California ARB moves forward with climate and air quality actions
Rice team fine-tunes sorbents for carbon capture, methane selectivity

CARB approves rule for monitoring and repairing methane leaks from oil and gas facilities

The California Air Resources Board approved a new regulation aimed at methane leaks from oil and gas operations. The new rule is the most comprehensive of its kind in the country.

Methane, one of the powerful greenhouse gases called short-lived climate pollutants (SLCPs) and the main component of natural gas, has 72 times the impact on global warming as carbon dioxide. The new regulation is expected to reduce methane leaks from oil and gas operations in California by the equivalent of 1.4 million metric tons of carbon dioxide annually, the equivalent of taking 280,000 cars off the road for a year. Locating and repairing leaks in oil and gas systems will provide additional benefits in reducing smog-causing chemicals because the same leaks often release air toxins and volatile organic compounds, such as benzene.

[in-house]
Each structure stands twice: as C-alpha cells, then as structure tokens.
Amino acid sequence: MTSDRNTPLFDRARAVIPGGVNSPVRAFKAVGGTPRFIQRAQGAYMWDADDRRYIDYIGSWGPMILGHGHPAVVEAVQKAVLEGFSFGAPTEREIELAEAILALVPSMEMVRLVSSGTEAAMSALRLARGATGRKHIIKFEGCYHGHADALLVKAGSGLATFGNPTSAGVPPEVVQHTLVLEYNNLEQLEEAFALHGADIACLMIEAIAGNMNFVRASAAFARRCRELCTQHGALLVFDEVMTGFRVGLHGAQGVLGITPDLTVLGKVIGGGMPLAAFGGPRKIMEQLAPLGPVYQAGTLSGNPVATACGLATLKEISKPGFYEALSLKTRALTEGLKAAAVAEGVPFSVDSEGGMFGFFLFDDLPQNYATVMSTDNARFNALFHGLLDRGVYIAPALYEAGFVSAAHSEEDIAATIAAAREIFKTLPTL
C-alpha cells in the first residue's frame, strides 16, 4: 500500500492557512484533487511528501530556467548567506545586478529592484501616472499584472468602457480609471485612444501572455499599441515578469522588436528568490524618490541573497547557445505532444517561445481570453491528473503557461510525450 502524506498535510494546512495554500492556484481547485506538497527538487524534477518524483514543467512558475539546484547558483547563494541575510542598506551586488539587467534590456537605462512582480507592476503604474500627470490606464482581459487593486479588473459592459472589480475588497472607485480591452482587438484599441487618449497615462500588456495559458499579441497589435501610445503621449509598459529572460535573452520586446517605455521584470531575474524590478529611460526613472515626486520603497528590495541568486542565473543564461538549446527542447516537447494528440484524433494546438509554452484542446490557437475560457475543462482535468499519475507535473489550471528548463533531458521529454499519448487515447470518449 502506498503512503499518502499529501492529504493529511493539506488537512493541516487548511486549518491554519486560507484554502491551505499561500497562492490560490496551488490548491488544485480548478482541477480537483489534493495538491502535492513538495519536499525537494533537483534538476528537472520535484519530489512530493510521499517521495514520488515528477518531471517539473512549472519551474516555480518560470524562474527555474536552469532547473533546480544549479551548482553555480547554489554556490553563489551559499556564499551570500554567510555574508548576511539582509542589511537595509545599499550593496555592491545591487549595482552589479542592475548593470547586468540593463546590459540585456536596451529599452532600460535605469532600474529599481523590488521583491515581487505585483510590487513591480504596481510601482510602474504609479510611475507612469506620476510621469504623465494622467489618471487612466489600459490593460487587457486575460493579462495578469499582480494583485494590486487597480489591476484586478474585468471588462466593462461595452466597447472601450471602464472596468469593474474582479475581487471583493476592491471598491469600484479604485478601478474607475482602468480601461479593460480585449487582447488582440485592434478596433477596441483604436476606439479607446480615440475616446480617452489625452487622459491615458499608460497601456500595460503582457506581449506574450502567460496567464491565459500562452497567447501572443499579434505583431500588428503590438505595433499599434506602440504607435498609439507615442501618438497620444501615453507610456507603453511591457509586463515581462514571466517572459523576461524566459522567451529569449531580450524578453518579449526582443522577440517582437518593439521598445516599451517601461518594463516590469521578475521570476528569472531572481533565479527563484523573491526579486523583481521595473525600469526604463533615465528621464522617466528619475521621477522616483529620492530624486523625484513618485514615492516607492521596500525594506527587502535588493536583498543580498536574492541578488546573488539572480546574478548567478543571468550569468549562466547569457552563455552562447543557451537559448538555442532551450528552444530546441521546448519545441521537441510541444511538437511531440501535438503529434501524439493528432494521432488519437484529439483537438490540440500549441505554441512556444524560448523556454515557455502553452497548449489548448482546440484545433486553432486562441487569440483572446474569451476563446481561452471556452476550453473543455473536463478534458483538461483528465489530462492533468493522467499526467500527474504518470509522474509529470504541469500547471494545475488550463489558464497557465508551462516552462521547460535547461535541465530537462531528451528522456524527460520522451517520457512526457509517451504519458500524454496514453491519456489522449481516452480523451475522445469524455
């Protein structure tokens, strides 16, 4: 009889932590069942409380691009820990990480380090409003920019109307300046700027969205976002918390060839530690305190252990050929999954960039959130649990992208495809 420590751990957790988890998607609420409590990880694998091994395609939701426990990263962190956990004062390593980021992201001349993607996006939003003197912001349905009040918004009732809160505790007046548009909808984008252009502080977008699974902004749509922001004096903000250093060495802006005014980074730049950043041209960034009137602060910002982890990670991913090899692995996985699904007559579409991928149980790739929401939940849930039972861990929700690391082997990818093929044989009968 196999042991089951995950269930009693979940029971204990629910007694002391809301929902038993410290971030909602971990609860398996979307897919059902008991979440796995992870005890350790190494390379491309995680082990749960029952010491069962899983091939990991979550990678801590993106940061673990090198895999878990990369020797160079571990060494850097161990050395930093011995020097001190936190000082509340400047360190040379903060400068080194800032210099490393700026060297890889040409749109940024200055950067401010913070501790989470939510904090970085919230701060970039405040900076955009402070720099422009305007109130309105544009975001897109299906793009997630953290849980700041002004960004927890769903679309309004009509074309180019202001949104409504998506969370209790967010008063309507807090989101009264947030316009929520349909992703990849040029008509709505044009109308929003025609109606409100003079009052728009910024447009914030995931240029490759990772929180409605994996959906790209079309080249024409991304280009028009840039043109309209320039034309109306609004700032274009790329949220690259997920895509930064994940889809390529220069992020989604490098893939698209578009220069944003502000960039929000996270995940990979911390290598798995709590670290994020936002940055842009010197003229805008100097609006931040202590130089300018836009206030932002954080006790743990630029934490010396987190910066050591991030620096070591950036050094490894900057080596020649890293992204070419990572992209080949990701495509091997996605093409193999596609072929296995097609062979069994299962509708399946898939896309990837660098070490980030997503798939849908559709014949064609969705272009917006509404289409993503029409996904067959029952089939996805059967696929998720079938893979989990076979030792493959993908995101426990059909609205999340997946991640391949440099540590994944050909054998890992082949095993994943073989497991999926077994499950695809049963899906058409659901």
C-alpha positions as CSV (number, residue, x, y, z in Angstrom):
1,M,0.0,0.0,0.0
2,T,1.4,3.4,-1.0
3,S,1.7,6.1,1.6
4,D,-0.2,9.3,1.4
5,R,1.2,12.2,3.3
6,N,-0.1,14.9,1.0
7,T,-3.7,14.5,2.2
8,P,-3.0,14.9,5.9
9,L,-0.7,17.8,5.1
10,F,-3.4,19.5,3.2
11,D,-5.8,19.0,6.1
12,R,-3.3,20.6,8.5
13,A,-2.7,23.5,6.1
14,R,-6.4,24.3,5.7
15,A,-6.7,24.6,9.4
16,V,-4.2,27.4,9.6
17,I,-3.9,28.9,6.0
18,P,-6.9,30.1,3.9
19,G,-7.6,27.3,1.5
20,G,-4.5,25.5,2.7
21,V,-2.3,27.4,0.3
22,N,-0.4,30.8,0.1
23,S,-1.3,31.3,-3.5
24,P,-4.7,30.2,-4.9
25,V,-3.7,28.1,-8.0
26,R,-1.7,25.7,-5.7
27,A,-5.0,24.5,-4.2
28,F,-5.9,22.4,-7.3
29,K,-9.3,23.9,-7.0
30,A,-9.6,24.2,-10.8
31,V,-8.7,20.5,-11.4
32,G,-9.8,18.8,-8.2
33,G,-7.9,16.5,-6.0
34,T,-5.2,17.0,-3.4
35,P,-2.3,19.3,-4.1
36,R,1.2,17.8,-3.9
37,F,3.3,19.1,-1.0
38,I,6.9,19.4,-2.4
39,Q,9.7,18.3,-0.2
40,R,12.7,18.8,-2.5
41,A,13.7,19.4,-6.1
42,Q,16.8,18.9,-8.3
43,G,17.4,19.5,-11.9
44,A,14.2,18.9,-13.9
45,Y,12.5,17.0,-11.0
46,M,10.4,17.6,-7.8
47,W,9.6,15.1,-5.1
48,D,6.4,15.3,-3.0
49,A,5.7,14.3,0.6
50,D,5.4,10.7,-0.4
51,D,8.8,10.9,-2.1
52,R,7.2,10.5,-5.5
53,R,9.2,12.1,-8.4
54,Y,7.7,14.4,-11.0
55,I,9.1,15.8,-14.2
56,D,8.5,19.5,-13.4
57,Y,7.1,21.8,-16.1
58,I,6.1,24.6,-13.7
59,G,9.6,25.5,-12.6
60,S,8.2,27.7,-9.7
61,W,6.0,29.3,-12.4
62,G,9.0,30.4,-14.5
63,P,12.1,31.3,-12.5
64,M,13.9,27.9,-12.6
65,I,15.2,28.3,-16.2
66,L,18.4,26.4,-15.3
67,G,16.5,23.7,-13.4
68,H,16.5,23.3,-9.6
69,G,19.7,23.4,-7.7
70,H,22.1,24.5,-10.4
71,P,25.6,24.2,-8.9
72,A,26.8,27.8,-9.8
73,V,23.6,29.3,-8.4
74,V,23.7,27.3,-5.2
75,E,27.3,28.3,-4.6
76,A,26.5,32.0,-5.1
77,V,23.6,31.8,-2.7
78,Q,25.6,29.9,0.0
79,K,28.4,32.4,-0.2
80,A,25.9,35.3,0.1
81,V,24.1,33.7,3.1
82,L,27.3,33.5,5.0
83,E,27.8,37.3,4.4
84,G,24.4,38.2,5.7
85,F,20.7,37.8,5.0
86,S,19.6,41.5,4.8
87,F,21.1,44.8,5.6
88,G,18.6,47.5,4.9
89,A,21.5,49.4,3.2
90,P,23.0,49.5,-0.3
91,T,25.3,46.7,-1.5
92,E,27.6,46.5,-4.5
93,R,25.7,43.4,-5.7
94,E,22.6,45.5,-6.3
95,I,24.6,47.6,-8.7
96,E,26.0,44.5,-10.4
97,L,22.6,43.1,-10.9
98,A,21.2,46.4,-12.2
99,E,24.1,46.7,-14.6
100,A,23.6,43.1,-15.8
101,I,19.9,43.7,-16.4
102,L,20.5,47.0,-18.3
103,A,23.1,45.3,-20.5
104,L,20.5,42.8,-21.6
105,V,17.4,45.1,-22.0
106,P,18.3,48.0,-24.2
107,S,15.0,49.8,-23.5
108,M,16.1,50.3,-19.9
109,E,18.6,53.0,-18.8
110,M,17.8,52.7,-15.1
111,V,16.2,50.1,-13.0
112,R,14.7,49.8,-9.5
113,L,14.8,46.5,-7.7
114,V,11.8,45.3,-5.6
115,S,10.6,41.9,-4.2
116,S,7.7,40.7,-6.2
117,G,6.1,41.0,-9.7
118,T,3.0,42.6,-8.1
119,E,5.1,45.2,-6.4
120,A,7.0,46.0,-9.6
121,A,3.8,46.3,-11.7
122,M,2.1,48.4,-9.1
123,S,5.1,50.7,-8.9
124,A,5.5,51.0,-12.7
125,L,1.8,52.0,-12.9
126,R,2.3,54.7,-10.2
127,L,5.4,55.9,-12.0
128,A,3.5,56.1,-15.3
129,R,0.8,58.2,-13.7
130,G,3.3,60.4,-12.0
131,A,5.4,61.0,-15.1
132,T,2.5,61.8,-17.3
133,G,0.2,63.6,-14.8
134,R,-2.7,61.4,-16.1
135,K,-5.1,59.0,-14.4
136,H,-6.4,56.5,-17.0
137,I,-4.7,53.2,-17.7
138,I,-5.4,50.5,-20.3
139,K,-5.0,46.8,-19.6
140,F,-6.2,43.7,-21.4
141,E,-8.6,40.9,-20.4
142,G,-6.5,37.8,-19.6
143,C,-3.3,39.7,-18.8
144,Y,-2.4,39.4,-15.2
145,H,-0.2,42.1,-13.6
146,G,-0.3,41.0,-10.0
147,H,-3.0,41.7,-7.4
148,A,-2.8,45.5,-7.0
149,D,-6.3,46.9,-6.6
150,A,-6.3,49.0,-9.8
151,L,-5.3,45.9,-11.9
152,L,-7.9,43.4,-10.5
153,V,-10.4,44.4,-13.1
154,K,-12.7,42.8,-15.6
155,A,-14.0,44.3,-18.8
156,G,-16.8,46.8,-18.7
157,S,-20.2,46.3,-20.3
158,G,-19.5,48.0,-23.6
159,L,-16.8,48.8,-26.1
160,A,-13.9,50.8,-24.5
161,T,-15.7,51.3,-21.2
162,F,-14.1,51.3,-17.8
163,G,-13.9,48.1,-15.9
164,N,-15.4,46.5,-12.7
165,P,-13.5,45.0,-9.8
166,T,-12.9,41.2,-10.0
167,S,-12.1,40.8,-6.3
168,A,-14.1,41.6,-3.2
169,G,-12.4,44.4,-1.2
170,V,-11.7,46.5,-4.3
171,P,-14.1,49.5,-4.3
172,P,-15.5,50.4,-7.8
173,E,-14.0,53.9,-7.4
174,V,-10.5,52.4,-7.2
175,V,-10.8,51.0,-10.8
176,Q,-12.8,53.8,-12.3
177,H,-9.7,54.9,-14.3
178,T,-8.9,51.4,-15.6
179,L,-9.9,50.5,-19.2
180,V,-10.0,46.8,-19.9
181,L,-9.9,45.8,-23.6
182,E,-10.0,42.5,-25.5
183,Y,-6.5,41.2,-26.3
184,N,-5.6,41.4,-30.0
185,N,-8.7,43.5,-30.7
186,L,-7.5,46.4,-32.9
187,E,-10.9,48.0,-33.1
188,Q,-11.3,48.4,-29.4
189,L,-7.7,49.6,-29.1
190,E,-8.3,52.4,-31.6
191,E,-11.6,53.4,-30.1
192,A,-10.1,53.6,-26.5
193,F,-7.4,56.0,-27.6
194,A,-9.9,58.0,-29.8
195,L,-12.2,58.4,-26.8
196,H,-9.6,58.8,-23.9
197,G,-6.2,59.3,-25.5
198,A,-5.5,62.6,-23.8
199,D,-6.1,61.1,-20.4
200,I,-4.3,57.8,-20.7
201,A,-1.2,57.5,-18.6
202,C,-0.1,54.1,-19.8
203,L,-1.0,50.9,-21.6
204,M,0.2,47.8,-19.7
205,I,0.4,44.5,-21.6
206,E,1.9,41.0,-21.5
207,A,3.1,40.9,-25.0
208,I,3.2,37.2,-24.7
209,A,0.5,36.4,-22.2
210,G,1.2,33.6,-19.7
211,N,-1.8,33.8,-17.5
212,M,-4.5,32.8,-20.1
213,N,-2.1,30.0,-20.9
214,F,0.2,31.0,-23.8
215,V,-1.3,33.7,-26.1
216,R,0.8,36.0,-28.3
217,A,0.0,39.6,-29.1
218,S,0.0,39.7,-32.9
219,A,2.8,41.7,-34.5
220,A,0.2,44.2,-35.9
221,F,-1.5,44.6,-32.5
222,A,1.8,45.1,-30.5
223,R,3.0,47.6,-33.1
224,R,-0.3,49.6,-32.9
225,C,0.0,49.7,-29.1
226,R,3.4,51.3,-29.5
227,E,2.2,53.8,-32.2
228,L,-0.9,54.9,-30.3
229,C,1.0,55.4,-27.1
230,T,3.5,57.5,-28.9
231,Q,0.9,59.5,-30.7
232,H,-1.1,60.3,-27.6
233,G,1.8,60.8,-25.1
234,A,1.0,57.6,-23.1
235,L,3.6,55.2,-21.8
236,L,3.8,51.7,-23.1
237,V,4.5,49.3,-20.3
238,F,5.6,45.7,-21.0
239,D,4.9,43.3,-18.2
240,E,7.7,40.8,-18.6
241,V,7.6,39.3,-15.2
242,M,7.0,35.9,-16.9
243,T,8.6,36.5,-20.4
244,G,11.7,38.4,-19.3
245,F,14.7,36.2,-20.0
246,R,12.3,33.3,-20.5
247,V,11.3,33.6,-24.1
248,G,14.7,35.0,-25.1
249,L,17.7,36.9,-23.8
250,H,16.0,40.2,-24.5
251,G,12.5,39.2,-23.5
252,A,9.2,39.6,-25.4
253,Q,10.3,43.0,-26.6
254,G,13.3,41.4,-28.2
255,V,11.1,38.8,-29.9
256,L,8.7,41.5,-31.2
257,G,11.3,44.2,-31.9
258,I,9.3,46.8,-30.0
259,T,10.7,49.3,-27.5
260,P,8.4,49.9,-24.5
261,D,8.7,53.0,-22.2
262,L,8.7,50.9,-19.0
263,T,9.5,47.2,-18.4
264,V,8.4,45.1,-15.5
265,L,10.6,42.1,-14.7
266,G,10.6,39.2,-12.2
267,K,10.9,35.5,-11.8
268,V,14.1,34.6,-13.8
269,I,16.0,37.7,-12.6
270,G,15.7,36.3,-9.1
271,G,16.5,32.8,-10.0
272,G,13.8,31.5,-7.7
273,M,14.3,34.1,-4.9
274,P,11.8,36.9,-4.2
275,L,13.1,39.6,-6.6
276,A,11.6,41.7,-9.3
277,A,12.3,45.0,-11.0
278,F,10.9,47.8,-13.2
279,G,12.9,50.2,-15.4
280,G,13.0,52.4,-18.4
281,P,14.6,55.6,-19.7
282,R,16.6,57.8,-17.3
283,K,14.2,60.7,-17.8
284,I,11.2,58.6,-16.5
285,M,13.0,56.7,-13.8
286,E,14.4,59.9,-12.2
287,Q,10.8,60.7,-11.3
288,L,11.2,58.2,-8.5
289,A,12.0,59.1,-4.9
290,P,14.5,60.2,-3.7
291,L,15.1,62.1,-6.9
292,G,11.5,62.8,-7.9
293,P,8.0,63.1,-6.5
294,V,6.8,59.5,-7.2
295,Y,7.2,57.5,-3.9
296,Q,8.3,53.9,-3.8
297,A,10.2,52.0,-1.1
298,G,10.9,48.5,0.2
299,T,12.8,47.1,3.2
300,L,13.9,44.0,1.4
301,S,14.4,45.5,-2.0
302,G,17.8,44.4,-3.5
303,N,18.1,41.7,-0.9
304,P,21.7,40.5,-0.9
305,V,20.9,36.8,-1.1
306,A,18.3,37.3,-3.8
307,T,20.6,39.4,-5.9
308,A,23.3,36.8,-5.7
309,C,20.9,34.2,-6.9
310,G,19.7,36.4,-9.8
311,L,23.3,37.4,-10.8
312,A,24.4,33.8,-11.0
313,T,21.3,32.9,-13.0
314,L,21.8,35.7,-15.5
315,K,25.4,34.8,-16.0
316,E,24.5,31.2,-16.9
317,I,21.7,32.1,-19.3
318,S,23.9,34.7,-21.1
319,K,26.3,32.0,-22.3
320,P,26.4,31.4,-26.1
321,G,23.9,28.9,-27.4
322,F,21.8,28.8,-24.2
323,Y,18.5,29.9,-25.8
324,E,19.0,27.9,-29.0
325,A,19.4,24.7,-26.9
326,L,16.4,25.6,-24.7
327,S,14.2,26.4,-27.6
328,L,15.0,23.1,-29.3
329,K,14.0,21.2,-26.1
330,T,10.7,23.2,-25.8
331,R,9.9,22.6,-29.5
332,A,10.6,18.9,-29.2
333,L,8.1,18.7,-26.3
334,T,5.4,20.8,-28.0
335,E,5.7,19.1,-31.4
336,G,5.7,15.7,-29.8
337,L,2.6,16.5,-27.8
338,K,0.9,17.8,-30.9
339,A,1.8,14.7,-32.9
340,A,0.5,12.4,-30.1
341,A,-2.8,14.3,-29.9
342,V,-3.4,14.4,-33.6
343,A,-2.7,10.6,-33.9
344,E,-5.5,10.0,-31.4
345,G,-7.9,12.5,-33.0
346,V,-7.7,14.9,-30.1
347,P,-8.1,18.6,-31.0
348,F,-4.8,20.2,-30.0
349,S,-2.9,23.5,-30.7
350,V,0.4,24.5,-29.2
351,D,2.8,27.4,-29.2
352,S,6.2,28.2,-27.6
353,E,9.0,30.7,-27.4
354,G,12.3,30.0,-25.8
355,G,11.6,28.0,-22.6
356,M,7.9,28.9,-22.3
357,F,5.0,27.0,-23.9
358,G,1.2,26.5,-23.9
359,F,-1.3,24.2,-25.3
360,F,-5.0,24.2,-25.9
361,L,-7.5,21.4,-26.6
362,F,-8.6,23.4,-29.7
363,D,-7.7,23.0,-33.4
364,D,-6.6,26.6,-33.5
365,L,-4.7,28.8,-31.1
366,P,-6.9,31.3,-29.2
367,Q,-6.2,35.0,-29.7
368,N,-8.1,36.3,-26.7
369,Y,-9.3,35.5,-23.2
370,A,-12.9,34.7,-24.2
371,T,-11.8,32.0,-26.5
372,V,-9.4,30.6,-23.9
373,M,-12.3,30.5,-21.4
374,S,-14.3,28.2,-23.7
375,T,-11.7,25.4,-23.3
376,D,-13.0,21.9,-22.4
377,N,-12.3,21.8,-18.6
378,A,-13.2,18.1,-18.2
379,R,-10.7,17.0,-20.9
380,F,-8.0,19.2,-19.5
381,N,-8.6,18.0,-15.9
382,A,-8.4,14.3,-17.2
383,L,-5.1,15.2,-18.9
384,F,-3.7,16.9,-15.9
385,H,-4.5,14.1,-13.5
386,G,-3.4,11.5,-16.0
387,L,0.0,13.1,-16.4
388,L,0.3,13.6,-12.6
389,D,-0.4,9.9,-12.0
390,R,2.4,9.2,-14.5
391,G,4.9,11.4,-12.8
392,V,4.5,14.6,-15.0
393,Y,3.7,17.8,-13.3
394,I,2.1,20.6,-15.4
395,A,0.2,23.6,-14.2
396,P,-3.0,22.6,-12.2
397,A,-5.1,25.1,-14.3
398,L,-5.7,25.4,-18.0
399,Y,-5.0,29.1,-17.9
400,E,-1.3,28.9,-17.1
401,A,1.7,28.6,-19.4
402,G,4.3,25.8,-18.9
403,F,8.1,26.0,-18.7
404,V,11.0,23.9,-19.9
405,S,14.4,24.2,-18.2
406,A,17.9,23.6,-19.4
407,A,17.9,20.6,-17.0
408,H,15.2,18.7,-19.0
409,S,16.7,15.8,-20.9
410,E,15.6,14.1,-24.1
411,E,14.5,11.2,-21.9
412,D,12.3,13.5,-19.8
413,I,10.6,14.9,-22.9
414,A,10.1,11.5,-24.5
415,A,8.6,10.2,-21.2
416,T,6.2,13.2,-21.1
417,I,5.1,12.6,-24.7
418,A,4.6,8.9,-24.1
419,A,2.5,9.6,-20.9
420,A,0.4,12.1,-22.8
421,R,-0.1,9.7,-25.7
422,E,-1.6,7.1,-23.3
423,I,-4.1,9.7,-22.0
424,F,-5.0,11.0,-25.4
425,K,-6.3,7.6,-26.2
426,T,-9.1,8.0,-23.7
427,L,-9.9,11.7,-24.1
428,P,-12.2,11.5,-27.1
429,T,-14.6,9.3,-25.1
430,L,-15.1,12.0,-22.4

California’s new air regulation requires quarterly monitoring of methane emissions from oil and gas wells, natural gas processing facilities, compressor stations and other equipment used in the processing and delivery of oil and natural gas. Some equipment will also be required to add vapor collection systems.

The new regulation adds to emergency regulations that were put in place by the Department of Conservation’s Division of Oil, Gas, and Geothermal Resources after the methane leak in the Aliso Canyon natural gas storage field. Those regulations require additional monitoring and testing at all underground natural gas storage facilities, making it easier to prevent well leaks.

Although the largest source of methane in California is livestock, the oil and gas industry is responsible for about 15% of the state’s methane emissions.

Adoption of the oil and gas rule is an important step toward implementing the Short-Lived Climate Pollutant Reduction Strategy, which provides guidance for development and implementation of California’s overall effort to reduce these highly potent climate pollutants. SB 1383 (Lara, 2016) sets the target for statewide methane reductions of 40% below 2013 levels by 2030. The Board also adopted that plan yesterday (earlier post).


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